Although the state decided on the phases that make up its priority list, counties have largely decided who gets precedence within each phase. Most counties have prioritized people age 65 and older in Phase 1B, but others also have given precedence to emergency services workers and teachers. Even vaccination clinics within counties can have different priorities.
Vaccine supply is the biggest hurdle to getting Californians vaccinated against COVID-19. The precarious nature of the supply chain was evident last week when several scheduled vaccination clinics were canceled because severe winter storms prevented the vaccine from being transported to the state.
Teachers from four small south Sacramento County school districts were disappointed when a joint vaccination clinic scheduled for Feb. 17 was canceled because of the storm that hit the East Coast. The clinic, rescheduled for this Wednesday (Feb. 24) at Liberty Ranch High School in Galt, will provide vaccinations to 1,200 people, including school employees and members of the community.
Galt Joint Union Elementary School District Superintendent Karen Schauer says about 60% of her employees are signed up for the clinic.The district was one of the many Sacramento County school districts that planned vaccination clinics last week as part of a countywide plan to vaccinate school staff. The county opened COVID-19 vaccinations to school staff on Feb. 16.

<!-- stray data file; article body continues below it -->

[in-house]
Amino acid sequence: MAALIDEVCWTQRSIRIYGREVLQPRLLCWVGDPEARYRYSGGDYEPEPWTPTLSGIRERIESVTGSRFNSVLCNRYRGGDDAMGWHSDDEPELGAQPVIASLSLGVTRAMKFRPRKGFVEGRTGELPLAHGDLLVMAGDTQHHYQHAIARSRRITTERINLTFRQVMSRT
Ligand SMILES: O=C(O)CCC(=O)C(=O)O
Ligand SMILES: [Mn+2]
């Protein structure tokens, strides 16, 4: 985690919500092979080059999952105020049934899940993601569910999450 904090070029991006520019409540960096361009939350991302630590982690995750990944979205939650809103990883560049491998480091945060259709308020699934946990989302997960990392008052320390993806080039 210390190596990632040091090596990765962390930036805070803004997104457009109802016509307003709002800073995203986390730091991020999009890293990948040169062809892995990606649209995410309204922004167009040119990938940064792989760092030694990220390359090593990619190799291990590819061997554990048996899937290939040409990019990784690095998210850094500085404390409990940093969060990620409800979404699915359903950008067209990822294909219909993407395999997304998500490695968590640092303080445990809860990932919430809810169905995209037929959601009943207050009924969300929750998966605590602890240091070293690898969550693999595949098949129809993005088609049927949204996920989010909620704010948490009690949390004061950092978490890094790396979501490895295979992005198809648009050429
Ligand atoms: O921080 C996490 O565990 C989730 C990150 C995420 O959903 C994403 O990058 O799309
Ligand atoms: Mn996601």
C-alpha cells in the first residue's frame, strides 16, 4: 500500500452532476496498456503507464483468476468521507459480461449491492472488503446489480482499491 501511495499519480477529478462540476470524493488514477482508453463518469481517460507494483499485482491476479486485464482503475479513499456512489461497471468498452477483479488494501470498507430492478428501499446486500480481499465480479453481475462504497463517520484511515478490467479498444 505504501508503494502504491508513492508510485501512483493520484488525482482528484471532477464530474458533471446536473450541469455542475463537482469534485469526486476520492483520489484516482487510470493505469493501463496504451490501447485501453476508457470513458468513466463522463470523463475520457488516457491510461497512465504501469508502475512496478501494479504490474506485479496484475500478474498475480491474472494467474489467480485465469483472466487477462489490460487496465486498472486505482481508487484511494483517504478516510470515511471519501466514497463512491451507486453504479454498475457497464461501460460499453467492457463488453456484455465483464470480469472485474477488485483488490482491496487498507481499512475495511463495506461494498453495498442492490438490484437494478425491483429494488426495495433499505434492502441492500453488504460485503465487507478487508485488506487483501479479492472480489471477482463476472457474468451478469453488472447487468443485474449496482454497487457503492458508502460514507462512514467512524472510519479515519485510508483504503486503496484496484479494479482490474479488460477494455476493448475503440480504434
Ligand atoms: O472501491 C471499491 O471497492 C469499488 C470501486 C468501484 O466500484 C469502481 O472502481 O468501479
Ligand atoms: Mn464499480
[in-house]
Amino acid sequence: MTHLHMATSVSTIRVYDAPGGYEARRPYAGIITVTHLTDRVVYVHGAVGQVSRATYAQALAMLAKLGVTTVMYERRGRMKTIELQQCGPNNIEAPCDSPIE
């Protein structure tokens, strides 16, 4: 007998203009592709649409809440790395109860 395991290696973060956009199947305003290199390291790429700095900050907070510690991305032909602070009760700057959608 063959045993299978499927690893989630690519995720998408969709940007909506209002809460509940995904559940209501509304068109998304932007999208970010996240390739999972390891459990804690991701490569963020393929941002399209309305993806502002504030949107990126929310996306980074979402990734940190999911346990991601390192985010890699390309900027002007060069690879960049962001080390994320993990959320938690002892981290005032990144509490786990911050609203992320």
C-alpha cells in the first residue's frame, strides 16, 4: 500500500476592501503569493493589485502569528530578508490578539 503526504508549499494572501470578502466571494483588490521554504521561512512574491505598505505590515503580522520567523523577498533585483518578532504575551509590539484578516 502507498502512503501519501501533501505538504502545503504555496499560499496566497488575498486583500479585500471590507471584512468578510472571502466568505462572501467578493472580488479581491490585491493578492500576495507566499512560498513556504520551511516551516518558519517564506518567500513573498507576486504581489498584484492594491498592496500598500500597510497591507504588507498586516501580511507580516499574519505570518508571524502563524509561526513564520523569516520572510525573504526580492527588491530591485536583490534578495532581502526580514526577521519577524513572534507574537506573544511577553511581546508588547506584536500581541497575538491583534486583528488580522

Districts were asked to work with community partners to open permanent or pop-up vaccination clinics for school staff and other community members who are eligible for vaccines, said Dave Gordon, county superintendent of schools.
Larger school districts held their own clinics, while smaller districts like Galt Joint Union Elementary were clustered with other small districts at one vaccination site. In this case, Galt Joint Union Elementary teamed up with the Galt Joint Union High School District, Arcohe Union School District and River Delta Unified School District. The districts worked with the City of Galt and the Cosumnes Community Services District Fire Department to operate the vaccination clinic.
“I think it’s going well,” said Gordon of the Sacramento County vaccination plan. “The question is the supply, or whether we will have enough vaccine available to get this done in a timely fashion.”
* Story originally published by EdSource.